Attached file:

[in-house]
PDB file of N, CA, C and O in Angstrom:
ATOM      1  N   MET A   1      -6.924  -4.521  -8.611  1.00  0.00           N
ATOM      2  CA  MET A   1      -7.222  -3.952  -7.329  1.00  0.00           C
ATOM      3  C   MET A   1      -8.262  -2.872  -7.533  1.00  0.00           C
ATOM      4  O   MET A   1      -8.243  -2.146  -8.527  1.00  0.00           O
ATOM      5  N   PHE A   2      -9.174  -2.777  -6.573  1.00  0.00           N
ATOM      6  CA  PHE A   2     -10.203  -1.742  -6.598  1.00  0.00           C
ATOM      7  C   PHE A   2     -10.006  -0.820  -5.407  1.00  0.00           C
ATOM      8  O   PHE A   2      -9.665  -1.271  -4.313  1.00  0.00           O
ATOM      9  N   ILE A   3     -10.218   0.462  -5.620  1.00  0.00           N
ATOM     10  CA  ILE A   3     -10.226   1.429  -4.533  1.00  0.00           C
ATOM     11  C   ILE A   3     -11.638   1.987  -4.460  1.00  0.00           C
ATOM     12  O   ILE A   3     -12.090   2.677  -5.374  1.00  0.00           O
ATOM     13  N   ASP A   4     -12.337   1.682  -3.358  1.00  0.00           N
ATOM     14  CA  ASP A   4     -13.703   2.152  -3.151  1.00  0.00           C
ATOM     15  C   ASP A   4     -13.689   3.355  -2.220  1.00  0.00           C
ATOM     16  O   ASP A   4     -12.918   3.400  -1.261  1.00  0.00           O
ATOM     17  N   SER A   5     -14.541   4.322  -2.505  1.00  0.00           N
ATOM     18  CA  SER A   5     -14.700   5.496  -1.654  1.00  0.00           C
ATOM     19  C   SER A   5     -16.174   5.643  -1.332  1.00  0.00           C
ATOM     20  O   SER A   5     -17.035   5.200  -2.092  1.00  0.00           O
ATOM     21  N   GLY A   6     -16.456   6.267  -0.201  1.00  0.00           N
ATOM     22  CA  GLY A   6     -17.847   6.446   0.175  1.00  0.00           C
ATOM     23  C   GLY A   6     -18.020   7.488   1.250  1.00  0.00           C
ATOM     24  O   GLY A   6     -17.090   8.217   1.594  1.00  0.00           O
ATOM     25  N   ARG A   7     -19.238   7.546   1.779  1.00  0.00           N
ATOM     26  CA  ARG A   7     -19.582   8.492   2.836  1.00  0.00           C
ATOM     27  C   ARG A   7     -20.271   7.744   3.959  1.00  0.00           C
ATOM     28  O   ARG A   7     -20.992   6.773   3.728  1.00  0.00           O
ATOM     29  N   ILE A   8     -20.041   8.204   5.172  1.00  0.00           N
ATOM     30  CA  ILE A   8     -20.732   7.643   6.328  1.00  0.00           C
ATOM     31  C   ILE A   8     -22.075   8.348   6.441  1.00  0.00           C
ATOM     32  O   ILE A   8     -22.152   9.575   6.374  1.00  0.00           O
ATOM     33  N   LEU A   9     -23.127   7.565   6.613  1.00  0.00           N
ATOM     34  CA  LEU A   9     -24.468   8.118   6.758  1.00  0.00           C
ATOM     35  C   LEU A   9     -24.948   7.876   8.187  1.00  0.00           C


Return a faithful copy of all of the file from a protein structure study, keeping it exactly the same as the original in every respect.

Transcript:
[in-house]
PDB file of N, CA, C and O in Angstrom:
ATOM      1  N   MET A   1      -6.924  -4.521  -8.611  1.00  0.00           N
ATOM      2  CA  MET A   1      -7.222  -3.952  -7.329  1.00  0.00           C
ATOM      3  C   MET A   1      -8.262  -2.872  -7.533  1.00  0.00           C
ATOM      4  O   MET A   1      -8.243  -2.146  -8.527  1.00  0.00           O
ATOM      5  N   PHE A   2      -9.174  -2.777  -6.573  1.00  0.00           N
ATOM      6  CA  PHE A   2     -10.203  -1.742  -6.598  1.00  0.00           C
ATOM      7  C   PHE A   2     -10.006  -0.820  -5.407  1.00  0.00           C
ATOM      8  O   PHE A   2      -9.665  -1.271  -4.313  1.00  0.00           O
ATOM      9  N   ILE A   3     -10.218   0.462  -5.620  1.00  0.00           N
ATOM     10  CA  ILE A   3     -10.226   1.429  -4.533  1.00  0.00           C
ATOM     11  C   ILE A   3     -11.638   1.987  -4.460  1.00  0.00           C
ATOM     12  O   ILE A   3     -12.090   2.677  -5.374  1.00  0.00           O
ATOM     13  N   ASP A   4     -12.337   1.682  -3.358  1.00  0.00           N
ATOM     14  CA  ASP A   4     -13.703   2.152  -3.151  1.00  0.00           C
ATOM     15  C   ASP A   4     -13.689   3.355  -2.220  1.00  0.00           C
ATOM     16  O   ASP A   4     -12.918   3.400  -1.261  1.00  0.00           O
ATOM     17  N   SER A   5     -14.541   4.322  -2.505  1.00  0.00           N
ATOM     18  CA  SER A   5     -14.700   5.496  -1.654  1.00  0.00           C
ATOM     19  C   SER A   5     -16.174   5.643  -1.332  1.00  0.00           C
ATOM     20  O   SER A   5     -17.035   5.200  -2.092  1.00  0.00           O
ATOM     21  N   GLY A   6     -16.456   6.267  -0.201  1.00  0.00           N
ATOM     22  CA  GLY A   6     -17.847   6.446   0.175  1.00  0.00           C
ATOM     23  C   GLY A   6     -18.020   7.488   1.250  1.00  0.00           C
ATOM     24  O   GLY A   6     -17.090   8.217   1.594  1.00  0.00           O
ATOM     25  N   ARG A   7     -19.238   7.546   1.779  1.00  0.00           N
ATOM     26  CA  ARG A   7     -19.582   8.492   2.836  1.00  0.00           C
ATOM     27  C   ARG A   7     -20.271   7.744   3.959  1.00  0.00           C
ATOM     28  O   ARG A   7     -20.992   6.773   3.728  1.00  0.00           O
ATOM     29  N   ILE A   8     -20.041   8.204   5.172  1.00  0.00           N
ATOM     30  CA  ILE A   8     -20.732   7.643   6.328  1.00  0.00           C
ATOM     31  C   ILE A   8     -22.075   8.348   6.441  1.00  0.00           C
ATOM     32  O   ILE A   8     -22.152   9.575   6.374  1.00  0.00           O
ATOM     33  N   LEU A   9     -23.127   7.565   6.613  1.00  0.00           N
ATOM     34  CA  LEU A   9     -24.468   8.118   6.758  1.00  0.00           C
ATOM     35  C   LEU A   9     -24.948   7.876   8.187  1.00  0.00           C